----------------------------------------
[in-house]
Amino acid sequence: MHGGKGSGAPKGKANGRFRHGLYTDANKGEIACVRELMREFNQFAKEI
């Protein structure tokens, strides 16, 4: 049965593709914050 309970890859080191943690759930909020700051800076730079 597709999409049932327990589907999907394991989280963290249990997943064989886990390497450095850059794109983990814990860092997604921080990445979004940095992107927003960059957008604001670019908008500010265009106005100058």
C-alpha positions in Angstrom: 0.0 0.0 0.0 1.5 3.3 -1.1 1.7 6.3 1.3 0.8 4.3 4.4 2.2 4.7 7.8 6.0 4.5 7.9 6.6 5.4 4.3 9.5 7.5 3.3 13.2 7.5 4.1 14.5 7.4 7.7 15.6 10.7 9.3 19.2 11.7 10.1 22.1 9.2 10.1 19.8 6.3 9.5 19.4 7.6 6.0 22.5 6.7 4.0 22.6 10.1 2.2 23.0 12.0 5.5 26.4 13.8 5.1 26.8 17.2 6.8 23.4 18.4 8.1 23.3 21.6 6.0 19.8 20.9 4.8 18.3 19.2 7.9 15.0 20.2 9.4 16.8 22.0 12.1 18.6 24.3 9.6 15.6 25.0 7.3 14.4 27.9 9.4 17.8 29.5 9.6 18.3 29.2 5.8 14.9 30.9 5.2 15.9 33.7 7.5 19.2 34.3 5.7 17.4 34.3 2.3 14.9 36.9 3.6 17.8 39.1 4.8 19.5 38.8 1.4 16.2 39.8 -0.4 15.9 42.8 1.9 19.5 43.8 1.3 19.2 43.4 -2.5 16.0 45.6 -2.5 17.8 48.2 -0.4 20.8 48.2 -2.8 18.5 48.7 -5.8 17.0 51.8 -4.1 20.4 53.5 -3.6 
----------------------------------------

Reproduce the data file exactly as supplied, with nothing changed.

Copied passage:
[in-house]
Amino acid sequence: MHGGKGSGAPKGKANGRFRHGLYTDANKGEIACVRELMREFNQFAKEI
């Protein structure tokens, strides 16, 4: 049965593709914050 309970890859080191943690759930909020700051800076730079 597709999409049932327990589907999907394991989280963290249990997943064989886990390497450095850059794109983990814990860092997604921080990445979004940095992107927003960059957008604001670019908008500010265009106005100058």
C-alpha positions in Angstrom: 0.0 0.0 0.0 1.5 3.3 -1.1 1.7 6.3 1.3 0.8 4.3 4.4 2.2 4.7 7.8 6.0 4.5 7.9 6.6 5.4 4.3 9.5 7.5 3.3 13.2 7.5 4.1 14.5 7.4 7.7 15.6 10.7 9.3 19.2 11.7 10.1 22.1 9.2 10.1 19.8 6.3 9.5 19.4 7.6 6.0 22.5 6.7 4.0 22.6 10.1 2.2 23.0 12.0 5.5 26.4 13.8 5.1 26.8 17.2 6.8 23.4 18.4 8.1 23.3 21.6 6.0 19.8 20.9 4.8 18.3 19.2 7.9 15.0 20.2 9.4 16.8 22.0 12.1 18.6 24.3 9.6 15.6 25.0 7.3 14.4 27.9 9.4 17.8 29.5 9.6 18.3 29.2 5.8 14.9 30.9 5.2 15.9 33.7 7.5 19.2 34.3 5.7 17.4 34.3 2.3 14.9 36.9 3.6 17.8 39.1 4.8 19.5 38.8 1.4 16.2 39.8 -0.4 15.9 42.8 1.9 19.5 43.8 1.3 19.2 43.4 -2.5 16.0 45.6 -2.5 17.8 48.2 -0.4 20.8 48.2 -2.8 18.5 48.7 -5.8 17.0 51.8 -4.1 20.4 53.5 -3.6 